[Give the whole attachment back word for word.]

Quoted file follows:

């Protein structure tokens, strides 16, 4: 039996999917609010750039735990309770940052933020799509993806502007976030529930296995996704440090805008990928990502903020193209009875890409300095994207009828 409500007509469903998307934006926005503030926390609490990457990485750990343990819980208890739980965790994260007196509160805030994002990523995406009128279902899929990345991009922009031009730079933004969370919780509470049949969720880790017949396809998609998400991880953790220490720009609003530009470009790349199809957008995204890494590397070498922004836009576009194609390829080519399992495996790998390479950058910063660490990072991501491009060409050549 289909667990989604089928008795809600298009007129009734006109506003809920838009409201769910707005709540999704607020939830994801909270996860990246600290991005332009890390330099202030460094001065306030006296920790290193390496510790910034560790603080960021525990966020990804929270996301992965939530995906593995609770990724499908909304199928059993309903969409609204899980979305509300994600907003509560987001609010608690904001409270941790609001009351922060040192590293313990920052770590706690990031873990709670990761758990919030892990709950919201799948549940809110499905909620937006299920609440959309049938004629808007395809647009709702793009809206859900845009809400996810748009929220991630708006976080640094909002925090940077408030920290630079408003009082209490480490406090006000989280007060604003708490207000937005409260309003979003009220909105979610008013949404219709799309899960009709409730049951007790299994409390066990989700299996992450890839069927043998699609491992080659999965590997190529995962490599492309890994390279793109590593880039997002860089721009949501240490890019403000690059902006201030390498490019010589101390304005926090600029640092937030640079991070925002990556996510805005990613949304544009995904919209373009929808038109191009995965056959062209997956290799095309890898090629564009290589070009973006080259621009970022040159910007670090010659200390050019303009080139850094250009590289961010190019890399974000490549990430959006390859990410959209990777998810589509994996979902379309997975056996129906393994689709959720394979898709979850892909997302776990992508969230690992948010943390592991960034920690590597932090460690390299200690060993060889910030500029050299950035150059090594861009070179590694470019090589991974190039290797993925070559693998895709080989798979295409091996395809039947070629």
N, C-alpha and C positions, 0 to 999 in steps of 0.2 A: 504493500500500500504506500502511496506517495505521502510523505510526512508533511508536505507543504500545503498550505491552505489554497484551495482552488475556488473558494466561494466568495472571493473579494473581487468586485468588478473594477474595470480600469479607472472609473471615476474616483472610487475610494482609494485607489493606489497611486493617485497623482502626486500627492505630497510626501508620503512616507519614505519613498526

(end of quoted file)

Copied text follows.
């Protein structure tokens, strides 16, 4: 039996999917609010750039735990309770940052933020799509993806502007976030529930296995996704440090805008990928990502903020193209009875890409300095994207009828 409500007509469903998307934006926005503030926390609490990457990485750990343990819980208890739980965790994260007196509160805030994002990523995406009128279902899929990345991009922009031009730079933004969370919780509470049949969720880790017949396809998609998400991880953790220490720009609003530009470009790349199809957008995204890494590397070498922004836009576009194609390829080519399992495996790998390479950058910063660490990072991501491009060409050549 289909667990989604089928008795809600298009007129009734006109506003809920838009409201769910707005709540999704607020939830994801909270996860990246600290991005332009890390330099202030460094001065306030006296920790290193390496510790910034560790603080960021525990966020990804929270996301992965939530995906593995609770990724499908909304199928059993309903969409609204899980979305509300994600907003509560987001609010608690904001409270941790609001009351922060040192590293313990920052770590706690990031873990709670990761758990919030892990709950919201799948549940809110499905909620937006299920609440959309049938004629808007395809647009709702793009809206859900845009809400996810748009929220991630708006976080640094909002925090940077408030920290630079408003009082209490480490406090006000989280007060604003708490207000937005409260309003979003009220909105979610008013949404219709799309899960009709409730049951007790299994409390066990989700299996992450890839069927043998699609491992080659999965590997190529995962490599492309890994390279793109590593880039997002860089721009949501240490890019403000690059902006201030390498490019010589101390304005926090600029640092937030640079991070925002990556996510805005990613949304544009995904919209373009929808038109191009995965056959062209997956290799095309890898090629564009290589070009973006080259621009970022040159910007670090010659200390050019303009080139850094250009590289961010190019890399974000490549990430959006390859990410959209990777998810589509994996979902379309997975056996129906393994689709959720394979898709979850892909997302776990992508969230690992948010943390592991960034920690590597932090460690390299200690060993060889910030500029050299950035150059090594861009070179590694470019090589991974190039290797993925070559693998895709080989798979295409091996395809039947070629």
N, C-alpha and C positions, 0 to 999 in steps of 0.2 A: 504493500500500500504506500502511496506517495505521502510523505510526512508533511508536505507543504500545503498550505491552505489554497484551495482552488475556488473558494466561494466568495472571493473579494473581487468586485468588478473594477474595470480600469479607472472609473471615476474616483472610487475610494482609494485607489493606489497611486493617485497623482502626486500627492505630497510626501508620503512616507519614505519613498526